The film is visually stunning and quite literally sheds light on this devastating chapter of modern history. Douglas Milsome has added a whole layer to the story just through the lighting and has created a truly cinematic experience. We first see the warm lights and sky which quickly become dark and bleak. Particularly effective was the contrast of the bright Kiev when Yuri first got there to the muted grey of Yuri and Natalka's village. Truly striking.

The authenticity is so clear in this film, through not only the fact that it was filmed in true to life locations, but through the way the stellar cast play their roles so truthfully. Both Barks and Irons show the deep and dark complexities of their characters incredibly well, with their chemistry shining through to emphasise the reality of pain and loss throughout. Each moment is heart-wrenching and the whole film is beautifully shocking. The cast also includes Tamer Hassan, Barry Pepper and Terence Stamp, all of whom play their roles honestly and perfectly.

George Mendeluk has directed a visually striking film which is sure to educate people and get discussions going. There are parallels happening right now in Ukraine so this film has come at the perfect time to get people talking and to educate people so that nothing like this ever happens again. Although the love story is somewhat cliched, it works well in this film to provide a root for the story rather than being overpowering at every moment. The script is well written to make the actual event of the Holodomor the main focal point with the romance more of a reference point. The love story is beautiful and played out so well but it doesn't detract at all from the pain and suffering that was really happening.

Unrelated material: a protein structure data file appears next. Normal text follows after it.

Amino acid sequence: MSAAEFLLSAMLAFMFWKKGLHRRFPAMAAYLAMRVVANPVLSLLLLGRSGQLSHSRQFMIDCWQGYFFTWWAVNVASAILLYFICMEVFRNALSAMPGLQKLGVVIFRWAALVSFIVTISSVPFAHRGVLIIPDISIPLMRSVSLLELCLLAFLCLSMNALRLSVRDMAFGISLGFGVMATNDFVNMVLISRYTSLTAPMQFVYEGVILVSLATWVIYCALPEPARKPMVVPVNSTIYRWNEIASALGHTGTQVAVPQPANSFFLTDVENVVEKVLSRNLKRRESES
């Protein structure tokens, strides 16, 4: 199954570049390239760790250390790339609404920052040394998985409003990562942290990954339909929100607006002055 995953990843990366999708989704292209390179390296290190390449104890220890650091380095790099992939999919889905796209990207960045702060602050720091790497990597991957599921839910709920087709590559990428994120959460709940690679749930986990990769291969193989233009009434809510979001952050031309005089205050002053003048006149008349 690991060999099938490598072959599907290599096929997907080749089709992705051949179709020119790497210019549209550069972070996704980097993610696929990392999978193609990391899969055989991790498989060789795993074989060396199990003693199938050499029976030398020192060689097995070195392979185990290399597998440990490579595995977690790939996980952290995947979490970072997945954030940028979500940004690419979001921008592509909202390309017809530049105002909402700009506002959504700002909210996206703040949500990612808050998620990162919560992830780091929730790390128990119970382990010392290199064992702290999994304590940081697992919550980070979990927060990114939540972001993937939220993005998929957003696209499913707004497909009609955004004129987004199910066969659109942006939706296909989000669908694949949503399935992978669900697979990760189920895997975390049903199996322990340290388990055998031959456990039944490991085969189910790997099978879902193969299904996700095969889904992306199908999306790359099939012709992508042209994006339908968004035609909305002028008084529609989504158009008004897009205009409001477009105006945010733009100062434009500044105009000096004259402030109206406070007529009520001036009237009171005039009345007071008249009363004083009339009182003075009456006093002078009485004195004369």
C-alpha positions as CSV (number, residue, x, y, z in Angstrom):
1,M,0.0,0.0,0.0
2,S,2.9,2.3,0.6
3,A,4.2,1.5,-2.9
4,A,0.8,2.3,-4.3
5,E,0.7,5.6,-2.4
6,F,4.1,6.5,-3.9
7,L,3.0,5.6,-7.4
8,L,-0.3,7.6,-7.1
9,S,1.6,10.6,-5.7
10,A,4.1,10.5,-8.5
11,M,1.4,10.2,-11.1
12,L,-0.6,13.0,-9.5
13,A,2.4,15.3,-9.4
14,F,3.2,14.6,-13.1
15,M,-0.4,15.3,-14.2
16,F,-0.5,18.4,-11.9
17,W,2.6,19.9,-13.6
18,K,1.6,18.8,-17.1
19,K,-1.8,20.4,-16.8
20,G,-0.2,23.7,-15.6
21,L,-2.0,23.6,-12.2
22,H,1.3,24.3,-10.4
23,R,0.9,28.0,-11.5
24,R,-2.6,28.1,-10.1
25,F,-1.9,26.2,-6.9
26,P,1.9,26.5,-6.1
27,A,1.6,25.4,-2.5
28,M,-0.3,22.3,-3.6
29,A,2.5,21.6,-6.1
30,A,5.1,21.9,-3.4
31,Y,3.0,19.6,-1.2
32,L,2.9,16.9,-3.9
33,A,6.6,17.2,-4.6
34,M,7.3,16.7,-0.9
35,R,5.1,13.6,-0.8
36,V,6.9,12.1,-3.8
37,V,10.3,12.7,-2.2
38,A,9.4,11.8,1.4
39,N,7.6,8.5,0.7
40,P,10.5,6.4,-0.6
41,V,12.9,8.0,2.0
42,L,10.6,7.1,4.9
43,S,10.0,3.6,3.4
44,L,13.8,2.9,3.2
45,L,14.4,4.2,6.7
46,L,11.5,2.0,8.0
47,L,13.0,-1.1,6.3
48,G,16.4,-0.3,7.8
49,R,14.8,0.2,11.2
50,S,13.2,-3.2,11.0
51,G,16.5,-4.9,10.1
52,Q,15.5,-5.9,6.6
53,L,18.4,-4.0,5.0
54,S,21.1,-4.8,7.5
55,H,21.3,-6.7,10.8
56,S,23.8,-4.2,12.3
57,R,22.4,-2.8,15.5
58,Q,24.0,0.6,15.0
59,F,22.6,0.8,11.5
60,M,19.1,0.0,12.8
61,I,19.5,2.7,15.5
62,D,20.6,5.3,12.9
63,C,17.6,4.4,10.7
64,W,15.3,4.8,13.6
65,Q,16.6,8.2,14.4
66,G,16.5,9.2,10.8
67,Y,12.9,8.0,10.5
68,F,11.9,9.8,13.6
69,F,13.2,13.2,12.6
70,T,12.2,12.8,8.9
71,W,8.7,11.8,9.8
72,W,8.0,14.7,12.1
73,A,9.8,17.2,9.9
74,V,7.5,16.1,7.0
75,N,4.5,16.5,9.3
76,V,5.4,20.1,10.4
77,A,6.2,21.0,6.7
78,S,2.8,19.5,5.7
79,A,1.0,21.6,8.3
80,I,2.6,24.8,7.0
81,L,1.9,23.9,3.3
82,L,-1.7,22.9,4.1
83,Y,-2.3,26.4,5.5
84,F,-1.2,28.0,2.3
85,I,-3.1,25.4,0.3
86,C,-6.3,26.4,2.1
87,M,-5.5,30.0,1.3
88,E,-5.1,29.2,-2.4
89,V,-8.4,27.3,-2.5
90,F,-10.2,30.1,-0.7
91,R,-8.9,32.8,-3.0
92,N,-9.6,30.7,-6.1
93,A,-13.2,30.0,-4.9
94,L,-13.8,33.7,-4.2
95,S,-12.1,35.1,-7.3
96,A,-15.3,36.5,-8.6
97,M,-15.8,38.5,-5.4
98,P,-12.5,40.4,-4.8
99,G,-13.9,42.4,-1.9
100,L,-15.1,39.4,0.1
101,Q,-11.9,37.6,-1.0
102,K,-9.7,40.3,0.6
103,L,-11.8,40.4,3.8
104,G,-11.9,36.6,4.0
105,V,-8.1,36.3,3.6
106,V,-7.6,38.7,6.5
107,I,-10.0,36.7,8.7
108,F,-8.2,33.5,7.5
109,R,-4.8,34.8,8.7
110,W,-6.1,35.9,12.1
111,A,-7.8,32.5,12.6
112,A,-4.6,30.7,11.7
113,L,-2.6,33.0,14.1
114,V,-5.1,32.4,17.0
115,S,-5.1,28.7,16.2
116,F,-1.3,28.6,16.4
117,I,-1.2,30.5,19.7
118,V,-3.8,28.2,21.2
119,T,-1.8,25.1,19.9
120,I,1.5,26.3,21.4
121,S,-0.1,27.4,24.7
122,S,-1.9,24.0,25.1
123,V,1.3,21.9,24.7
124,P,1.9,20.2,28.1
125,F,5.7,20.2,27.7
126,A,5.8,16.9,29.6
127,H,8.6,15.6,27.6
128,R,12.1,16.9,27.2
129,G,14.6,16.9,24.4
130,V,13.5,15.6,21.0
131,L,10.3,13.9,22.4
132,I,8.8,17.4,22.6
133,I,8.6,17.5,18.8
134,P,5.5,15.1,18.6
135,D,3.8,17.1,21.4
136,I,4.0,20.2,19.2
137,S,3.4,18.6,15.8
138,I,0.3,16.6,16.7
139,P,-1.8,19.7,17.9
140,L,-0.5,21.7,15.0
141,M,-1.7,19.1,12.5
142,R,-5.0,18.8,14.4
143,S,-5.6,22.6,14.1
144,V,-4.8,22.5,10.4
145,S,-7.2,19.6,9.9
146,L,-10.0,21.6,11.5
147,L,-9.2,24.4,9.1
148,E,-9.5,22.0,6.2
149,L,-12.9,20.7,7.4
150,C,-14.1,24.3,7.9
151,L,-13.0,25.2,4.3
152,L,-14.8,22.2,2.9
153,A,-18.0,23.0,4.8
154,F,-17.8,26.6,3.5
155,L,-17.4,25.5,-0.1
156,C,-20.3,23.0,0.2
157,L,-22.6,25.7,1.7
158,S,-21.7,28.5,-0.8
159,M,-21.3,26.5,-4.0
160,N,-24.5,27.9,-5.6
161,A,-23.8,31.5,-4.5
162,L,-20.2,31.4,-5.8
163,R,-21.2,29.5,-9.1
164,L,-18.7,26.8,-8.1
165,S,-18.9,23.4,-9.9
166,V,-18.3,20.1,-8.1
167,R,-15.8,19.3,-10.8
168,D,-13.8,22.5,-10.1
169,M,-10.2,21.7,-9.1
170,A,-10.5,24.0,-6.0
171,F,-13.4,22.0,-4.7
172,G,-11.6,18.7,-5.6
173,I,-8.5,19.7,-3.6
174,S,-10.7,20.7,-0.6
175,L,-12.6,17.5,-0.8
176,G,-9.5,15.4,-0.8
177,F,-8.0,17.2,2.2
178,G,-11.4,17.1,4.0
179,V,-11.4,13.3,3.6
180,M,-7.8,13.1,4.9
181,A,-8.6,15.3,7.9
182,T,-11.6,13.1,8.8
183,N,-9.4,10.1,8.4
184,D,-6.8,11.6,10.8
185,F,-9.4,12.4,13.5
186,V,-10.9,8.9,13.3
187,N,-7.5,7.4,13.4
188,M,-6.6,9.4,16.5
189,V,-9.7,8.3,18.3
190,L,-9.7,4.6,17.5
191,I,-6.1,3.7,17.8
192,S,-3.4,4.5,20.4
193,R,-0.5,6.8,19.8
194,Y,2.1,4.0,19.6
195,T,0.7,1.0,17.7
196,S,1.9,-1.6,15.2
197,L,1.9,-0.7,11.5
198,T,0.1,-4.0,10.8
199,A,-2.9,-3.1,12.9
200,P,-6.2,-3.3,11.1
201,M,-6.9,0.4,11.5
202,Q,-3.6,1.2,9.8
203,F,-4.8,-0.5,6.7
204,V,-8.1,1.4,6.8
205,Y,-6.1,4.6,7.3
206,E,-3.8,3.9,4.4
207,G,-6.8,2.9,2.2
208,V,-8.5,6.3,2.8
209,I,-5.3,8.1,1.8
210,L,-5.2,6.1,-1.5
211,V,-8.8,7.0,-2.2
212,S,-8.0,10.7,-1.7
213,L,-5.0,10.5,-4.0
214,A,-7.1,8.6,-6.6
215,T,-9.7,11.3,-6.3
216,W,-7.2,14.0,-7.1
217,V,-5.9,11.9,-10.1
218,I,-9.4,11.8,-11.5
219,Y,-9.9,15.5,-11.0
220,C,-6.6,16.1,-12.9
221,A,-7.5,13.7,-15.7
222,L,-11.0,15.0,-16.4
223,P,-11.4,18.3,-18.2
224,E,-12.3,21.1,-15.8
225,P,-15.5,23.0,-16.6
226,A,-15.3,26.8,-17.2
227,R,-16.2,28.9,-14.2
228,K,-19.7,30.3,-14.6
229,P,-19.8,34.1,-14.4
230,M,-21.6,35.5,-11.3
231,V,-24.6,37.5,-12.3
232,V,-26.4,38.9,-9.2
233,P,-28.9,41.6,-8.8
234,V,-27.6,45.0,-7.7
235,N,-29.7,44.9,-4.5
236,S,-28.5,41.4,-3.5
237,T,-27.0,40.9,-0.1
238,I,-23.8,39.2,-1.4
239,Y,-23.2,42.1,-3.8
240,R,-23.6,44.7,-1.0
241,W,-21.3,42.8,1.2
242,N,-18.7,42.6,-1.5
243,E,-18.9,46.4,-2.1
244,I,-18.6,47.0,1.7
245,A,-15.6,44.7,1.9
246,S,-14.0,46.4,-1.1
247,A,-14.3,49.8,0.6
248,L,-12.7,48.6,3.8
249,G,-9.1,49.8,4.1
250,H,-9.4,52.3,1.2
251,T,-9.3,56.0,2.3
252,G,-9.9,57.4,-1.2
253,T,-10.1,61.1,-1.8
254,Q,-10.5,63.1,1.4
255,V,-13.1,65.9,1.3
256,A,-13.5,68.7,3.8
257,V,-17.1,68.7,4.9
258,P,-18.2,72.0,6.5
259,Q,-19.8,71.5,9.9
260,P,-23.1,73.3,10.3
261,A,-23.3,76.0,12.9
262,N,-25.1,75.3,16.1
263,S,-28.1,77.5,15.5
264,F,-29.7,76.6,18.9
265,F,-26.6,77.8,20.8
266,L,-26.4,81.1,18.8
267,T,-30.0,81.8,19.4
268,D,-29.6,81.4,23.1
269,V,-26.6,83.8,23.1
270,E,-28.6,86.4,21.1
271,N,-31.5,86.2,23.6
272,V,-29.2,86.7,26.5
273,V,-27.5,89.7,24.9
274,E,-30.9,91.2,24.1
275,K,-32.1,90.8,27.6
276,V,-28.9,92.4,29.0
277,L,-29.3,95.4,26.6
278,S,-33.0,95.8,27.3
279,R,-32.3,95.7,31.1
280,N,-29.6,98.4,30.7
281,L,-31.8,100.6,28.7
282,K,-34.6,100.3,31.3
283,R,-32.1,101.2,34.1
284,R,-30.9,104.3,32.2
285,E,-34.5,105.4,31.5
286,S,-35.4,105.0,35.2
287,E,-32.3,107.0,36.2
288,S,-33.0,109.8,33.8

The story of this devastating famine is hard to watch but knowing and seeing the truth is necessary and Bitter Harvest is rightfully bringing this overlooked Ukrainian tragedy to the forefront of media in a way it never was at the time. I already am and will continue to recommend this film to everyone I see because it's honestly incredible. Truthful, painful, beautiful and powerful. The cinematography, story, acting and honesty make Bitter Harvest a must see. ★★★★

Watch my vlog of the premiere:

Bitter Harvest is released in the UK on February 24th.

Part of this review was used on the cover of the UK DVD so keep an eye out for it!

Review by Olivia Mitchell

Reasons You Should Go And See RENT

Reasons You Should Go And See RENT

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So last night I saw the 20th aniversary production of Rent for the third time and it had the exact same impact on me, I was happy, sad, moved and just completely blown away. It truly is an impeccable production.